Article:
Vanderbilt Magazine

Bea Martin, MA’62, Lifelong Educator

Photo courtesy of the Martin Family

Annie Beatrice “Bea” Martin, a retired teacher and administrator who was committed to education, outreach and social justice, died Oct. 11, 2020. She was 87.

She taught multiple grade levels and subjects at several institutions during her long career in education, and she worked for the Board of Missions of the Methodist Church, which later became the Board of Global Ministries of the United Methodist Church.

Born in Philadelphia, Mississippi, she graduated from Millsaps College in Jackson. She met her husband, Albert W. “Bill” Martin, MA’61, PhD’71, when they both were teaching at Robinson School in San Juan, Puerto Rico. After they were married, she completed a master’s degree in teaching at Peabody College while Bill worked on a graduate degree in religion at Vanderbilt. During this time, Bea and Bill were active in the civil rights movement, participating in the Nashville sit-ins and helping to organize student protests.

During the next 30 years, while raising three children and living in various parts of the United States, Mexico City and Puerto Rico, she continued to teach and was active in several Methodist churches. She served as a librarian for the Seminario Evangélico de Puerto Rico in Hato Rey, Puerto Rico, during the early 1970s, and resumed teaching at Robinson School. She later taught at the Navajo Methodist Mission School in Farmington, New Mexico, and McCurdy School in Española, New Mexico. In the 1980s and ’90s, she served as an administrator at Skyline Urban Ministry, a mission outreach of the Oklahoma Conference of the United Methodist Church, from which she retired in 1996. Martin actively supported the Reconciling Ministries Network and the Methodist Federation for Social Action, both unofficial United Methodist organizations. She was active in Amnesty International in Oklahoma City and in the Oklahoma Coalition to Abolish the Death Penalty. Bea and Bill were arrested numerous times following demonstrations against the death penalty in Oklahoma and received a lifetime service award from the coalition.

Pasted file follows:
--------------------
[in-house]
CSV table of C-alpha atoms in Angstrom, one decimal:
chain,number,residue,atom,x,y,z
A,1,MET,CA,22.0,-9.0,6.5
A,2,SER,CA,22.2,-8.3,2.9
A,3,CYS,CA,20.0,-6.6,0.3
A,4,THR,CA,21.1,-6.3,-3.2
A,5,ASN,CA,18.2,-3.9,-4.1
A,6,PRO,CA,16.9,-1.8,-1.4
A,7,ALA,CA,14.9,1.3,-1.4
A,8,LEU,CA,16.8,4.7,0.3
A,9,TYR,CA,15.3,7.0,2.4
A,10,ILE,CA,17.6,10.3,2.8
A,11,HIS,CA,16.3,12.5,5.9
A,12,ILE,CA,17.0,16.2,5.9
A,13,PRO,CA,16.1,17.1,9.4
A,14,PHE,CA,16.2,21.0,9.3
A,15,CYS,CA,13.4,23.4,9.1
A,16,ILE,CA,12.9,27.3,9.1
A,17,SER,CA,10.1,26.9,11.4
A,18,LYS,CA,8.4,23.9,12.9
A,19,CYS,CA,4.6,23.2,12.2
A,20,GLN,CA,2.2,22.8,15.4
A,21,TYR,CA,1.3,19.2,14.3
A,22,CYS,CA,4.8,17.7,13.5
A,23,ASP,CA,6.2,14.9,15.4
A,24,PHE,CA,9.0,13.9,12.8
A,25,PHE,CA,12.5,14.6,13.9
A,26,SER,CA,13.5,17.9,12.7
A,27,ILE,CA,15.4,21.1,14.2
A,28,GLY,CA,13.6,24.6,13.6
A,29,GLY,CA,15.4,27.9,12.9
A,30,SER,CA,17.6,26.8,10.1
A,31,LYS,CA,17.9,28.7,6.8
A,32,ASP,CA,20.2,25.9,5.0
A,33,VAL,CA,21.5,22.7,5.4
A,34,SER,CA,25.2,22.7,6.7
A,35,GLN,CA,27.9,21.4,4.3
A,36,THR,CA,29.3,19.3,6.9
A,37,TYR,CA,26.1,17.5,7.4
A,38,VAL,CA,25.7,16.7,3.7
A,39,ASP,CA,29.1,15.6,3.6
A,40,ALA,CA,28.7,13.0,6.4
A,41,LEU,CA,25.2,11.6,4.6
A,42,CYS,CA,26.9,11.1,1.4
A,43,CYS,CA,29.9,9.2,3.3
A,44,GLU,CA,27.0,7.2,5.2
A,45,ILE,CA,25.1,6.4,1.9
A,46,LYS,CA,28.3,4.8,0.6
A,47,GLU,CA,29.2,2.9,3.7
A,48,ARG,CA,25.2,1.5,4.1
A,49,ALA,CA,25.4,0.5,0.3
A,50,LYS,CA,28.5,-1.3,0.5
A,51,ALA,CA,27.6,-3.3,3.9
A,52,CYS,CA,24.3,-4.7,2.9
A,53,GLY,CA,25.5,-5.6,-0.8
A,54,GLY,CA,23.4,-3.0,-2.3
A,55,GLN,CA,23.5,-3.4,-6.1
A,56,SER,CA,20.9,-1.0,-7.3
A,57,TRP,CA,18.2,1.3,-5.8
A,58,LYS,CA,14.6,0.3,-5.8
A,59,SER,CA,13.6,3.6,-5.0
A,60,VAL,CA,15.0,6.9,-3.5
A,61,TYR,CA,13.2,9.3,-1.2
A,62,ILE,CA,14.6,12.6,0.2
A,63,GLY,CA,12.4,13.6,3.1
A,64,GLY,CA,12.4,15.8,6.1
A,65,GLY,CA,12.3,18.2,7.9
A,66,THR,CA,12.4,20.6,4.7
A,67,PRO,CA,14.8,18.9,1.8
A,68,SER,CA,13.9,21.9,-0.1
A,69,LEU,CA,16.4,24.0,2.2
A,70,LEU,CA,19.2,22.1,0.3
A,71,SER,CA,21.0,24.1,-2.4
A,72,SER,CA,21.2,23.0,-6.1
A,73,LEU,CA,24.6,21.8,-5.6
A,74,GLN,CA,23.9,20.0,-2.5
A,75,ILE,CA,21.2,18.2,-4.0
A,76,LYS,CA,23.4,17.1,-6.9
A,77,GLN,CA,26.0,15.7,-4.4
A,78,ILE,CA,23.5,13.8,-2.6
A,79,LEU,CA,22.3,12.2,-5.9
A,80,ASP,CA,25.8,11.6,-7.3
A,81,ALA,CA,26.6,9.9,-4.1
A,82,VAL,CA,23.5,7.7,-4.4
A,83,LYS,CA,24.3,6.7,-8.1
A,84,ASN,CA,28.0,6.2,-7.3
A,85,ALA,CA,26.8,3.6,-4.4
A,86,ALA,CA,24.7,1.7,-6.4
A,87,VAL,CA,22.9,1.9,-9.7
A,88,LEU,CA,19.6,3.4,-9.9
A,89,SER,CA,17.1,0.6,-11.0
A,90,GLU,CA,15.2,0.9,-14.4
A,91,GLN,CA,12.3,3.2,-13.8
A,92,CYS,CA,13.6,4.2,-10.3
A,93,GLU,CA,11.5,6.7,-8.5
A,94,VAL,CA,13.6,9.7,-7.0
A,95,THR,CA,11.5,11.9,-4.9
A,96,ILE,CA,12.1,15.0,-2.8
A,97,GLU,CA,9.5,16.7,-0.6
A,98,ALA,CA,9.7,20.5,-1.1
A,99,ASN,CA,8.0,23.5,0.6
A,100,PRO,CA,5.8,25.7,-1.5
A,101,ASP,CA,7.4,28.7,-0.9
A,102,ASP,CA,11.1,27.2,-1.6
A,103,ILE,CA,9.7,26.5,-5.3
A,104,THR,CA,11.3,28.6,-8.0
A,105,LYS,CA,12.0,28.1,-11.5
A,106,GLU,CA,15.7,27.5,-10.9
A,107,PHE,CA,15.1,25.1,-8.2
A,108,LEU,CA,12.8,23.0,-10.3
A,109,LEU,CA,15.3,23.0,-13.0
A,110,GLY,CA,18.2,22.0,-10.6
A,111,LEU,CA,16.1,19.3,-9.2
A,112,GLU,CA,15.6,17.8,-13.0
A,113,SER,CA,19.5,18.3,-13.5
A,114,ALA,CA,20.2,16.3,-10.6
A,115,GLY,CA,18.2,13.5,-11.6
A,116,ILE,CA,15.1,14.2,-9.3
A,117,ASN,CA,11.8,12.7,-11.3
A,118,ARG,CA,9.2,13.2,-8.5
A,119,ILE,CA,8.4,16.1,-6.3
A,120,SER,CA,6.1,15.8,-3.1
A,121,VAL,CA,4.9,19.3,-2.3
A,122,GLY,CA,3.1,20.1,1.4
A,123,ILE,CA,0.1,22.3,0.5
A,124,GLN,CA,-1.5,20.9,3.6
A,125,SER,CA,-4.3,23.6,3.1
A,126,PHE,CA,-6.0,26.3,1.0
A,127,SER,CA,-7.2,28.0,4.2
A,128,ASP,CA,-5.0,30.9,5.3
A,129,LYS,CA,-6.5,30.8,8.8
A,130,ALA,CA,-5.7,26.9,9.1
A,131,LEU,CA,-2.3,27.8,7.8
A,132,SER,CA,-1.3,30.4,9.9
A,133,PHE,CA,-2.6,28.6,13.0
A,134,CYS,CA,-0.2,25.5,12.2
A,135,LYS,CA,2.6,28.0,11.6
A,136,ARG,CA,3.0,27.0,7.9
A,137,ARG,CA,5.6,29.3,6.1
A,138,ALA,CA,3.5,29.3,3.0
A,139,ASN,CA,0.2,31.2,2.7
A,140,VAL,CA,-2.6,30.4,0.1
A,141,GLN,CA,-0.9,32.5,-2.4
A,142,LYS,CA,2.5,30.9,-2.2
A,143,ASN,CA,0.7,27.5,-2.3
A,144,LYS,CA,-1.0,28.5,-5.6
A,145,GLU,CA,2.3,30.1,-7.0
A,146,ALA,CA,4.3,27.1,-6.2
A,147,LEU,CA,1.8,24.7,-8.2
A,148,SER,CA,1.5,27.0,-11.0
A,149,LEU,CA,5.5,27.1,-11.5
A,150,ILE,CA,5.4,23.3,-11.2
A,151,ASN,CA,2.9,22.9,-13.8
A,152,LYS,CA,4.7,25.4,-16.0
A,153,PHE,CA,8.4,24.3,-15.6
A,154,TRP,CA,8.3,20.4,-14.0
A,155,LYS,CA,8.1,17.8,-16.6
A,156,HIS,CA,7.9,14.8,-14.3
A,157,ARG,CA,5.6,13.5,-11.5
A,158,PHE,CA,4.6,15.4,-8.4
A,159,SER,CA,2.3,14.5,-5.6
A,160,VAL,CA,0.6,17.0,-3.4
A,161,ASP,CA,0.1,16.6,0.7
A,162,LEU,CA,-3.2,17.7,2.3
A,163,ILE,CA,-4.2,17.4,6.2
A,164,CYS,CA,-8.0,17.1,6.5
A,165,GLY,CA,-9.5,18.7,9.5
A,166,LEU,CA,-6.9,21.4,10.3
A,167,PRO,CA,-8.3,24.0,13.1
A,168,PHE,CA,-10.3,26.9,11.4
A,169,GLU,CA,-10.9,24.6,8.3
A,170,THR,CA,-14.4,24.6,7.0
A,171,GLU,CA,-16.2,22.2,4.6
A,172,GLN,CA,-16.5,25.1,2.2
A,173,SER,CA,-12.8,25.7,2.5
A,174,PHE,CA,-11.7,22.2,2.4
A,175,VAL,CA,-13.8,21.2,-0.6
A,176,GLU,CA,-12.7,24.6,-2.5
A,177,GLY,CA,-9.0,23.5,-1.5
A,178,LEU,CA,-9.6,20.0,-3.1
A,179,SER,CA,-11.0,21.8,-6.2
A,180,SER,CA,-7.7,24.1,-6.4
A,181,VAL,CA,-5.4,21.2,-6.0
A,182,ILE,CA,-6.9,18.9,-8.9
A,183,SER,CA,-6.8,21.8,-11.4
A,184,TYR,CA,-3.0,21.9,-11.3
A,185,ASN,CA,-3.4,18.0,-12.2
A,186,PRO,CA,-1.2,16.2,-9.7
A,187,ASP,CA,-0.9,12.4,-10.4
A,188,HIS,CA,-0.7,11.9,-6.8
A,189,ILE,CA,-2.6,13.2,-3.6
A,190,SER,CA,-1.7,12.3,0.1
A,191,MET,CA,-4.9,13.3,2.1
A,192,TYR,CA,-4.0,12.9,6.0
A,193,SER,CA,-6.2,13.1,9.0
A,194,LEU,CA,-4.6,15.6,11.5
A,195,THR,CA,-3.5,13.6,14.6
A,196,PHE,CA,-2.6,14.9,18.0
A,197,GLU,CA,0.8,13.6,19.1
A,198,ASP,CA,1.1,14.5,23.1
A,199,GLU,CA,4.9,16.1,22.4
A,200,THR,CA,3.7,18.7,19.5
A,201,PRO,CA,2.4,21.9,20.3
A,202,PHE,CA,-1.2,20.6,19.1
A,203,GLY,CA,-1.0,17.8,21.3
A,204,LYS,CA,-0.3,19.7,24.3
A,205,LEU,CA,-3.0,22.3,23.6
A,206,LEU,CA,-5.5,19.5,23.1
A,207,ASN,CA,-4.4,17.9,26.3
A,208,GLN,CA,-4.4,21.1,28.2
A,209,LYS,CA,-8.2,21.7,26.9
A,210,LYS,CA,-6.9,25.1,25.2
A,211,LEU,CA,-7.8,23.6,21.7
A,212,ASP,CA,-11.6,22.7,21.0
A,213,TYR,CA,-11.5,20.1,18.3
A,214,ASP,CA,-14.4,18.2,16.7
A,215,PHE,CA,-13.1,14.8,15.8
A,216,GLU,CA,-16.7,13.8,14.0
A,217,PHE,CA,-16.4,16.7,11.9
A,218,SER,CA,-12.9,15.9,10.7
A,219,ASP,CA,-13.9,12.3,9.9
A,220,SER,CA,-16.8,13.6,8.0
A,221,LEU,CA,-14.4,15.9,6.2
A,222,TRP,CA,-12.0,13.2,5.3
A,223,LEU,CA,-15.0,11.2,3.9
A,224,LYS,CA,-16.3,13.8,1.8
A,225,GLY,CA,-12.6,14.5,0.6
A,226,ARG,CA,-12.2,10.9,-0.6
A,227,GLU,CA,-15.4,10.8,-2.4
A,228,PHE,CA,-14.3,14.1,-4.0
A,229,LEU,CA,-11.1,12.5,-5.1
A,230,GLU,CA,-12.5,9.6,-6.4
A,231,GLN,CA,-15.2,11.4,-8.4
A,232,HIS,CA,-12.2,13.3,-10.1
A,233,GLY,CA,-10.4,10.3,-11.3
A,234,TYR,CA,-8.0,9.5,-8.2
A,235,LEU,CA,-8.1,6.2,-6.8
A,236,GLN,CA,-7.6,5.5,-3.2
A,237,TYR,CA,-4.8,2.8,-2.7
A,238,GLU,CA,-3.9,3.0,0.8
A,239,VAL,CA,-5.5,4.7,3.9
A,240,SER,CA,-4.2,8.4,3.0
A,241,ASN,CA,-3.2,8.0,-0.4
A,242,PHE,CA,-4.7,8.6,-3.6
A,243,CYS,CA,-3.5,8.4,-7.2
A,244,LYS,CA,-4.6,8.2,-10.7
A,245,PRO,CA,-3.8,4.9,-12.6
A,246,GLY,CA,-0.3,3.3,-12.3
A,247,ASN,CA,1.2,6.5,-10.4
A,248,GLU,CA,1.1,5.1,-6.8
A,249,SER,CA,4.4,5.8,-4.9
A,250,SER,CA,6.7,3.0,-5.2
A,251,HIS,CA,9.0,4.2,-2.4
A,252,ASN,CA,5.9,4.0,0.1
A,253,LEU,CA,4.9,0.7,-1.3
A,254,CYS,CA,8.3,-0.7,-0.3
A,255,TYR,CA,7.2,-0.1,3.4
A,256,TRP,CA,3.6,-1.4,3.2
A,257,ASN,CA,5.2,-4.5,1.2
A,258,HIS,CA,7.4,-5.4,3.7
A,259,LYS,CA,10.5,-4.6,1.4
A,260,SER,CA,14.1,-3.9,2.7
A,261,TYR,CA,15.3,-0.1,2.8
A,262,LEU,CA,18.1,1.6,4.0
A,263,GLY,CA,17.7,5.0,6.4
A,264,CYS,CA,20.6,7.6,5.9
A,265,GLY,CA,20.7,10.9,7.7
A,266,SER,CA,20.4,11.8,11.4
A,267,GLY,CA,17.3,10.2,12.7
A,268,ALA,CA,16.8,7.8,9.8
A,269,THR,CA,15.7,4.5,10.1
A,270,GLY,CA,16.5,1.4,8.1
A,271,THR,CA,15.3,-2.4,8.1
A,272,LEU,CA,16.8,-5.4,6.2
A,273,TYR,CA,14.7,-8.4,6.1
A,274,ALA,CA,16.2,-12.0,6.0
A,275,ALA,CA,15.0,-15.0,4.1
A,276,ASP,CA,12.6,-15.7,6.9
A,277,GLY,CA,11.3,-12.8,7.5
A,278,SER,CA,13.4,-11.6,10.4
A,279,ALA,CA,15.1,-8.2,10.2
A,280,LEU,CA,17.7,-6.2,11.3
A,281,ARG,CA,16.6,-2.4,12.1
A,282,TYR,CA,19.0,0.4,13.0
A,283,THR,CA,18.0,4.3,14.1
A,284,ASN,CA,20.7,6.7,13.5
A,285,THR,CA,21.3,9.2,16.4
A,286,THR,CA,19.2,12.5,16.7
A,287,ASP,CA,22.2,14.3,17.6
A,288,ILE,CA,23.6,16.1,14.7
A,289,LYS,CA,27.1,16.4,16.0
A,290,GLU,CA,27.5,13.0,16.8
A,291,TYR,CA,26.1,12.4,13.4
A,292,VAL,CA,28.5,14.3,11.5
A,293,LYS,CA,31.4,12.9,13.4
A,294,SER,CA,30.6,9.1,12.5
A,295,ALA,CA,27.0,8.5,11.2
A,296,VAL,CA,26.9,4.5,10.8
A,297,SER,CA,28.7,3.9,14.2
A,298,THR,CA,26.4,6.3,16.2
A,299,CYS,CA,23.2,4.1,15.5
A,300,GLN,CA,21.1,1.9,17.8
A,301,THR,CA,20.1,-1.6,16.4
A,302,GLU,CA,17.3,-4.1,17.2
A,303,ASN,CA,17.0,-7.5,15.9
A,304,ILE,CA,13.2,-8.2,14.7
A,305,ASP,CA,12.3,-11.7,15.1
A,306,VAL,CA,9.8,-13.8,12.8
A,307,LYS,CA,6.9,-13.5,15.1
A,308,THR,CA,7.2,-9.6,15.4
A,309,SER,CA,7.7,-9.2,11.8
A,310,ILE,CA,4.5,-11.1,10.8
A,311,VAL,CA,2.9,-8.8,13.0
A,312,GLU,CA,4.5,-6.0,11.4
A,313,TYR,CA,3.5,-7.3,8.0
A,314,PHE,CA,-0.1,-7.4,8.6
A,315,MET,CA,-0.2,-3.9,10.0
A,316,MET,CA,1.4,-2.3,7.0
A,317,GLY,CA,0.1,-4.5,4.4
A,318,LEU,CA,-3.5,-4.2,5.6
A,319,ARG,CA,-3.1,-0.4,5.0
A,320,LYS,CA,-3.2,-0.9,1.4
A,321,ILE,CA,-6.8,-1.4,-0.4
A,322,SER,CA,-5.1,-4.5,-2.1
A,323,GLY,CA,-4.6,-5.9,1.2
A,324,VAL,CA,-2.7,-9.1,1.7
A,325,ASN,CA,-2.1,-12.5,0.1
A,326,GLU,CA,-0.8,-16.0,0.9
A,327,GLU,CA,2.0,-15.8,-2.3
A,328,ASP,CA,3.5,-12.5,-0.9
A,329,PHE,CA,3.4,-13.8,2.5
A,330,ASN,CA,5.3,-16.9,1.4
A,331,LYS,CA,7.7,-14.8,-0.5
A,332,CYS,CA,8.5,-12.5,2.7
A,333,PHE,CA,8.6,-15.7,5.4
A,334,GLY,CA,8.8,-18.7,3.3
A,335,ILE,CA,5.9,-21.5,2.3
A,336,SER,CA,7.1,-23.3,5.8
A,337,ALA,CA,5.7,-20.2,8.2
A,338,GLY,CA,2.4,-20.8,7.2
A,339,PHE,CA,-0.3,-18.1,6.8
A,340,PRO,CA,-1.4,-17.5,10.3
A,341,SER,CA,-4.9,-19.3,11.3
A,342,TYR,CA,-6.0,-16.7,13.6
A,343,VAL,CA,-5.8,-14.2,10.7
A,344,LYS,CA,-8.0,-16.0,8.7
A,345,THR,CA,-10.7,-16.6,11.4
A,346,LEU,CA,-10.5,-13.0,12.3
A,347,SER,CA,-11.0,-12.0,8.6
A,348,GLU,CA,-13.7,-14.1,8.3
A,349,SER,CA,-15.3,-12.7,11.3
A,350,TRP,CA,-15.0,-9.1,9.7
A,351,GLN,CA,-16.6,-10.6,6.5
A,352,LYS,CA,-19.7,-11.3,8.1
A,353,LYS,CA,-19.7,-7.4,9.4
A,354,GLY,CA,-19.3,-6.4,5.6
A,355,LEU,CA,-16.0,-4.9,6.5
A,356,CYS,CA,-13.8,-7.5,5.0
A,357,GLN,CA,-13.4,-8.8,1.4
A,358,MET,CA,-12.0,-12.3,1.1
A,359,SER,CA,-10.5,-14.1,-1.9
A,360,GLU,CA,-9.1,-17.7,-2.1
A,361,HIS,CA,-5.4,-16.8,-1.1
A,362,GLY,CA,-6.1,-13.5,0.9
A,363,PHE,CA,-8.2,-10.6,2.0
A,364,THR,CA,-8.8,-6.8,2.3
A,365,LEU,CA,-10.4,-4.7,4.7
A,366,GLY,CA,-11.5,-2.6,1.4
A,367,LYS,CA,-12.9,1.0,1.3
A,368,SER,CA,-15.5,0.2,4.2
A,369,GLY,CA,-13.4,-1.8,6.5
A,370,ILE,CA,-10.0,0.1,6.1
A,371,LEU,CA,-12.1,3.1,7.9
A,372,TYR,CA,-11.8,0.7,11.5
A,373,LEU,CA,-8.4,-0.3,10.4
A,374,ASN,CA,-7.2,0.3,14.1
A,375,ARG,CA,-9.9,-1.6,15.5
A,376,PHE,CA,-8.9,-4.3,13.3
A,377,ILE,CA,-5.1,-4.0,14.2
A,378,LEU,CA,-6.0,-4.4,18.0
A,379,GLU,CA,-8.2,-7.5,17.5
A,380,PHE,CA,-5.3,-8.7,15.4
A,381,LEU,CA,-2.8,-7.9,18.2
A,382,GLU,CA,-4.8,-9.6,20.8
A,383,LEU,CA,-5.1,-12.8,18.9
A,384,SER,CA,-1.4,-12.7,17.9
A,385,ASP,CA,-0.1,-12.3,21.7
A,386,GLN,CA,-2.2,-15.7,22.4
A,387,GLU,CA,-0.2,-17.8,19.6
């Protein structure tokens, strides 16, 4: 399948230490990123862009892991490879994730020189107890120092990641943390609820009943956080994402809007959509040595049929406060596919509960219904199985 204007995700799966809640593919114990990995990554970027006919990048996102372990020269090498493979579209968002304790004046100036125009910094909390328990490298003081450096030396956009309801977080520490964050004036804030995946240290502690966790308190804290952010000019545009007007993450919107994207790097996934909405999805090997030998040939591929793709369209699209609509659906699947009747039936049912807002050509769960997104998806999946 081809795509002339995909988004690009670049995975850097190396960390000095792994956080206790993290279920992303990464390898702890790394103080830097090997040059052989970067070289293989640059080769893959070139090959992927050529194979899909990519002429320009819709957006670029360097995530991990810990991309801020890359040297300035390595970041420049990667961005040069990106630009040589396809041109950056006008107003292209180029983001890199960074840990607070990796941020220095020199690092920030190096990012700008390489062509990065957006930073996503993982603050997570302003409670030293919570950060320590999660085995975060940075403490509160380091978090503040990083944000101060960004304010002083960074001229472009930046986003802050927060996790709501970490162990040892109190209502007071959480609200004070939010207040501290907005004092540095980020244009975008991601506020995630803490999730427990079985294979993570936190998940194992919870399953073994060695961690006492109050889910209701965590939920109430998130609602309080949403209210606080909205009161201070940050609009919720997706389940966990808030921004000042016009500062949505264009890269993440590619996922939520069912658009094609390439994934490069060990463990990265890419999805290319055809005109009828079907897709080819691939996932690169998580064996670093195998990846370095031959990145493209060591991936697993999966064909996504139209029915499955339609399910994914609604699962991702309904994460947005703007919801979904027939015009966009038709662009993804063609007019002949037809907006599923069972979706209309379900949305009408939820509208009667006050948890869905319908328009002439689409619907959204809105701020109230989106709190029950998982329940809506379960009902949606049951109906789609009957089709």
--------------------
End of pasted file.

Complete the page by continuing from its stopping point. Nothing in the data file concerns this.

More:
Martin is predeceased by her husband, Bill, and is survived by three children and two grandchildren.

—Staff Reports